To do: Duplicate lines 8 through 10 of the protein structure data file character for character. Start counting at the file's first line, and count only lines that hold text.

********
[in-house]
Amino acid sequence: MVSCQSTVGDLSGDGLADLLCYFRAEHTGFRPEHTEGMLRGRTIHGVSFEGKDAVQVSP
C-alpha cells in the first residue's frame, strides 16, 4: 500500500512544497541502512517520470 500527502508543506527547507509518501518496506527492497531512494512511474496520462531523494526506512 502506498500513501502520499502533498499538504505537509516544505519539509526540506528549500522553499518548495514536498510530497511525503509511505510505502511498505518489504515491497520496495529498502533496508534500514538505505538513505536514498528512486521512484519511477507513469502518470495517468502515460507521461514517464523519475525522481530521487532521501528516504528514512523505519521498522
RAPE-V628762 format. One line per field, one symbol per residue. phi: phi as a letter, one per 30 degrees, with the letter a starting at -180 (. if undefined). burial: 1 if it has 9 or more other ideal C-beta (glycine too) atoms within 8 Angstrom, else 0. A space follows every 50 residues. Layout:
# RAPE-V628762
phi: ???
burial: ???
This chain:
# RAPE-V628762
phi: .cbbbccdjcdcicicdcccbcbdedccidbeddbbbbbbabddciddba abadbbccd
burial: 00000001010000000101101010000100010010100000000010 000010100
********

This chain:
# RAPE-V628762
phi: .cbbbccdjcdcicicdcccbcbdedccidbeddbbbbbbabddciddba abadbbccd